Until midnight on Thursday, June 30, a video or still camera could record drivers in parts of Fairfax County and Fairfax City who ran red lights. The “photo red” program ended on Friday, July 1, after a bill extending its life died in the Virginia General Assembly’s House Committee on Militia, Police and Public Safety back in February.
“We were the first jurisdiction in Virginia to have a photo red light program, so we have the longest track record for what the results have been,” said Col. Rick Rappoport, chief of police for the City of Fairfax Police Department. “What we saw was a significant decrease in red-light violations.”
Between June and December 2004, the Virginia Department of Transportation conducted a study at the behest of Whittington Clement, Virginia Secretary of Transportation, analyzing “photo red.” As part of the study, researchers conducted a public opinion survey for “photo red” and found that in Fairfax County, 64 percent of respondents favored the red light camera program while 46 percent opposed it. Seventy-seven percent of respondents thought the program could improve safety, and 23 percent thought it could not.
“It’s led to a significant decrease in red-light running, in T-bone accidents,” said Sen. Jeannemarie Devolites-Davis (R-34).
According to the study, red light cameras did minimize T-bone accidents, or accidents caused when a car runs a red light and collides with the side of a car crossing the intersection, but led to an increase in rear-end crashes.
According to Del. J. Chapman Petersen (D-37), who served on Militia, Police and Public Safety, the main arguments against red light cameras had to do with invasion of privacy and their alleged use as a moneymaker for local governments.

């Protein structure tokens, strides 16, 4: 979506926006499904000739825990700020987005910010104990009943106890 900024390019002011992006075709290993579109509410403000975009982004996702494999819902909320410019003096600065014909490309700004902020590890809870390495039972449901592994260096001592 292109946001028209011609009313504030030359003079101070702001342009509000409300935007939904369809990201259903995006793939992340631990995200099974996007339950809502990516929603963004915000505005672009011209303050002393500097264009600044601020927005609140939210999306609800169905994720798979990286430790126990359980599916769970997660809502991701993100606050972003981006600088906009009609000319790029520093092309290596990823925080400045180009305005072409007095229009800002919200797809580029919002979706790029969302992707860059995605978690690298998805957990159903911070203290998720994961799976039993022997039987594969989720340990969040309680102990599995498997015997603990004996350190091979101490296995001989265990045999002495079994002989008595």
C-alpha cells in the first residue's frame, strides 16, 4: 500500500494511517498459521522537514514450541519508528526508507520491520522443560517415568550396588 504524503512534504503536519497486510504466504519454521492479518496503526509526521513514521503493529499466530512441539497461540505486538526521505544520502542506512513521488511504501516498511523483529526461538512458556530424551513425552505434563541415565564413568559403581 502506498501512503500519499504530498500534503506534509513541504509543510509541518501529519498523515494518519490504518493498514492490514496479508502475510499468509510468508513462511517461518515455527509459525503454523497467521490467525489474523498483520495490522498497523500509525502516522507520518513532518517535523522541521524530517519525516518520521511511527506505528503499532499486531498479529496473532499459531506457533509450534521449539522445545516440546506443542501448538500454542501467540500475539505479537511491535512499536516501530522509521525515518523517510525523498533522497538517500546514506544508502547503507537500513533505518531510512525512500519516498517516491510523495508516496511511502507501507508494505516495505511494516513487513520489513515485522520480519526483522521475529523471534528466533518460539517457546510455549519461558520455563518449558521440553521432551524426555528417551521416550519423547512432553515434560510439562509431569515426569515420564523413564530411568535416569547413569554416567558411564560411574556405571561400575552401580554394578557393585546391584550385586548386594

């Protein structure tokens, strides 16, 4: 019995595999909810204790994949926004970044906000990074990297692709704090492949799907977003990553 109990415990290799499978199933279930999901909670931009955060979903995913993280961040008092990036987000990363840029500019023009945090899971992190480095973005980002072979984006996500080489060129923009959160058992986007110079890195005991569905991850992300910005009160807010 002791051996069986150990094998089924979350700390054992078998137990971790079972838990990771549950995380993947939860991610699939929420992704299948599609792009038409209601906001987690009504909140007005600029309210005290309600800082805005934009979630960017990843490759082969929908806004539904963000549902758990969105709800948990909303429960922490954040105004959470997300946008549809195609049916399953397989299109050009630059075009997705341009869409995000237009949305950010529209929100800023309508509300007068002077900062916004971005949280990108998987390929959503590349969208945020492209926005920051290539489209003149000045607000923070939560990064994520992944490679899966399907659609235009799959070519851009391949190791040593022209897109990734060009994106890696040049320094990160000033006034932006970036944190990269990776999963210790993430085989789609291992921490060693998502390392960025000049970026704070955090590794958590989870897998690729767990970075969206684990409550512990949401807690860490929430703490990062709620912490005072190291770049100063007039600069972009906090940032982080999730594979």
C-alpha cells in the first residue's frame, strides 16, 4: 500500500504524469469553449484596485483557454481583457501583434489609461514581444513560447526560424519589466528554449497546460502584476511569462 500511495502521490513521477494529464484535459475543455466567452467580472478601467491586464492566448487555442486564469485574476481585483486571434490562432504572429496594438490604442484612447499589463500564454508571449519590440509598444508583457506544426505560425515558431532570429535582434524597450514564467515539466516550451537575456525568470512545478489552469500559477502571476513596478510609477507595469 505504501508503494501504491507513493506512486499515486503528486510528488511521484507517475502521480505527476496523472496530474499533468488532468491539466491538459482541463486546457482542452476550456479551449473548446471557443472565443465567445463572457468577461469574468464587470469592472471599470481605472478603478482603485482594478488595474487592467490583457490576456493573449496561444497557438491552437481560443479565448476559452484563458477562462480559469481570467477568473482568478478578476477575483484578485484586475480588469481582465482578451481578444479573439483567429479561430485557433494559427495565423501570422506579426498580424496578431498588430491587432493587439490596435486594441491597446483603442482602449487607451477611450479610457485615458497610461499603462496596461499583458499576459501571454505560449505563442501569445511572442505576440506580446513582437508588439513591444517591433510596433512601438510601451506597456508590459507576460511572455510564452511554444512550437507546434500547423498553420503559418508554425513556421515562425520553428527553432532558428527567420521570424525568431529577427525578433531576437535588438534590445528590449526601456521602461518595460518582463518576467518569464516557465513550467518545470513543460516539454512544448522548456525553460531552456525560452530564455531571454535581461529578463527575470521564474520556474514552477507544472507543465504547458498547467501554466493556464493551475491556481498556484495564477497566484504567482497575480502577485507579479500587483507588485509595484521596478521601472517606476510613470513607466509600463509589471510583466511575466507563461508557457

“The primary concern was that these cameras weren’t accountable, made mistakes, and that there were innocent people being punished, either by camera malfunctions or by prosecutorial overzealousness,” said Petersen.
“It’s difficult to estimate the loss of property or the amount of injury that the red light cameras helped avoid in the last 20 years," said Bob Sisson, Fairfax city manager. "So it's equally difficult to know what that will cost us in the next few years before the General Assembly’s thinking evolves.”
ACCORDING TO the study, the cameras were a $97,811 loss for Fairfax County overall, but for Fairfax City, they added $11,004 in revenue.
“(Red light cameras) were more cost effective, but they were not moneymakers,” said Rappoport. Because of the cameras, he said, Fairfax City had fewer violations per intersection, so they generated less revenue.
“The photo red light advantage is that the system works 24-7,” said Rappoport. “No police department can provide that service level in their jurisdictions.” Another advantage, said Rappoport, was that red-light cameras could be situated at intersections whose size or position make it unsafe for officers to chase down and apprehend a red-light runner accurately.
The bill extending the life of “photo red,” SB 721, was patroned by Sen. John S. Edwards (D-21) in December 2004. The Virginia Senate passed the bill 31-9 in January, but Speaker of the House William J. Howell (R-28) referred it to Militia, Police and Public Safety, where it failed.
“If (the bill) had been sent to the Transportation Committee, it would’ve passed,” said Petersen. “Let’s just say they named MPP the committee where bills came to die. It was one of those things: it came up every year I was in legislature, which was four years, and it was always just a voter too shy to pass.”
“I intend to bring legislation back to restart the program,” said Devolites-Davis. “I think it’s criminal that the legislation to extend the program was killed, because it has been so effective.”
“I think the community’s going to be less safe by virtue of the fact that we no longer have that enforcement tool,” said Rappoport. “There’s no practical alternative that will compare to that kind of safety technology.”